Poster: http://www.impawards.com/1982/posters/blade_runner_xlg.jpg

4 thoughts on “Ridley Scott’s sci-fi masterpiece, Blade Runner

  1. Blade Runner reminds me of Data from Star Trek: The Next Generation. In the second season episode, “The Measure of a Man” Data is put on trial to see if he is a machine and therefore property to be studied or a sentient being with rights of his own. Data is ultimately recognized as a sentient being.

    It’s interesting that androids in Blade Runner appear to be as sentient as Data and yet have such low status in society. It seems to me that if the androids are to be so low, why would they need to be sentient? Wouldn’t it be better to give them lesser intelligence, the minimum required to do their job, so that this issue doesn’t come into the picture?

  2. Until you explained why, I would have never compared Blade Runner to Brave New World. Now, I see the connection that you are making regarding life being determined at birth. After watching the film and reading your post, I think the biggest theme in the film (and throughout the class) is the idea of how life should be lived. These replicants treasure life so much because they know they have it for such a short time as opposed to humans who don’t pay much attention to it.

    I found that the set design and overall depiction of LA in 2017 was so interesting because it really took the grime to another level as well as the overpopulation of asian immigrants into the city.

  3. Though this movie was somewhat disturbing, it did make me think about some of the deeper themes of the class. The idea of artificial intelligence specifically comes to my mind, and is growing increasingly more relevant to our society. We have robots joining our families (Jibo- https://www.youtube.com/watch?v=3N1Q8oFpX1Y) and also have constructed computer systems that are smarter than us (Like Watson, the computer that competed against Jeopardy champions and won first place).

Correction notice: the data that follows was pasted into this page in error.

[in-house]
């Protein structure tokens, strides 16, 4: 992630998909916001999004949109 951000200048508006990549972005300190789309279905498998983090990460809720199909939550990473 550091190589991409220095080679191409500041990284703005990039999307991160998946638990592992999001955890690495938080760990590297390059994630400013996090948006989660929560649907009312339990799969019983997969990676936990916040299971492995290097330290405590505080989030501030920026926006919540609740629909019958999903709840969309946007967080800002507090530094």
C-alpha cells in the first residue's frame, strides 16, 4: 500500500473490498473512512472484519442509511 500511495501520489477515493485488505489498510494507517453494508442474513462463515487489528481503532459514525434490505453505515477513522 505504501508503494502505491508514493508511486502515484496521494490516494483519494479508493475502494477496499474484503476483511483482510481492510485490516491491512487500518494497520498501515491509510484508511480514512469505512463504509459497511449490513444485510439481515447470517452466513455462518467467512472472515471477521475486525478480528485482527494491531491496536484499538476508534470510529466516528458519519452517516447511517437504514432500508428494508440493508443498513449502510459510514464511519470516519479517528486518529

Ironically, I found the Replicants to have more human aspects than the humans themselves, as you quoted, “more human than human.” I found myself rooting for the Replicants’ side from the beginning. The tears in rain monologue, one of the few (if not the only) truly beautiful parts of this movie, was not even the product of a human character. Also, Rick (who is presumably a Replicant) gets the shakes when he “retires” Replicants, and Rachel begins to cry when she discovers her whole life has been a carefully constructed lie. I had a harder time connecting with the human characters in the film.

    I couldn’t help but think of Blade Runner’s parallels to the story of the fall of man in the Bible, a theory sparked by the encounter between Tyrell and Roy, creator and created. God created man in his image (humans created Replicants in ours), yet man was enticed by the serpent (was Zhora’s serpent a coincidence?) to be like God (Replicants want to live as long as humans).

    On a side note, the Los Angeles city setting reminded me somewhat of the movie Dark City (1998), another disturbingly cool movie.

  4. I really enjoyed this movie despite the nightmarish vibe that I felt throughout the movie. Initially, I didn’t like the gloomy, musky design of LA, but having watched the entire movie, I really do appreciate it. I really loved the ending of the movie ( not the part where Rick finds out about his identity), where Roy profoundly quoted “I have seen things you people wouldn’t believe.. Attack ships on fire off the shoulder of Orion. I watched c-beams glitter in the dark near the Tannhauser Gate. All those moments will be lost in time, like tears in rain “. The fact that it takes a non-human to show the atrocities that humans have created shows how ignorant and egoistic humans can be. Somehow, this scene also reminded me to re-evaluate the value of my pursuits. Much like how Rick was forced to hunt down all replicants, while not knowing that he was also a replicant, I think about the times when I was blindly doing things without evaluating the real reason I was doing them.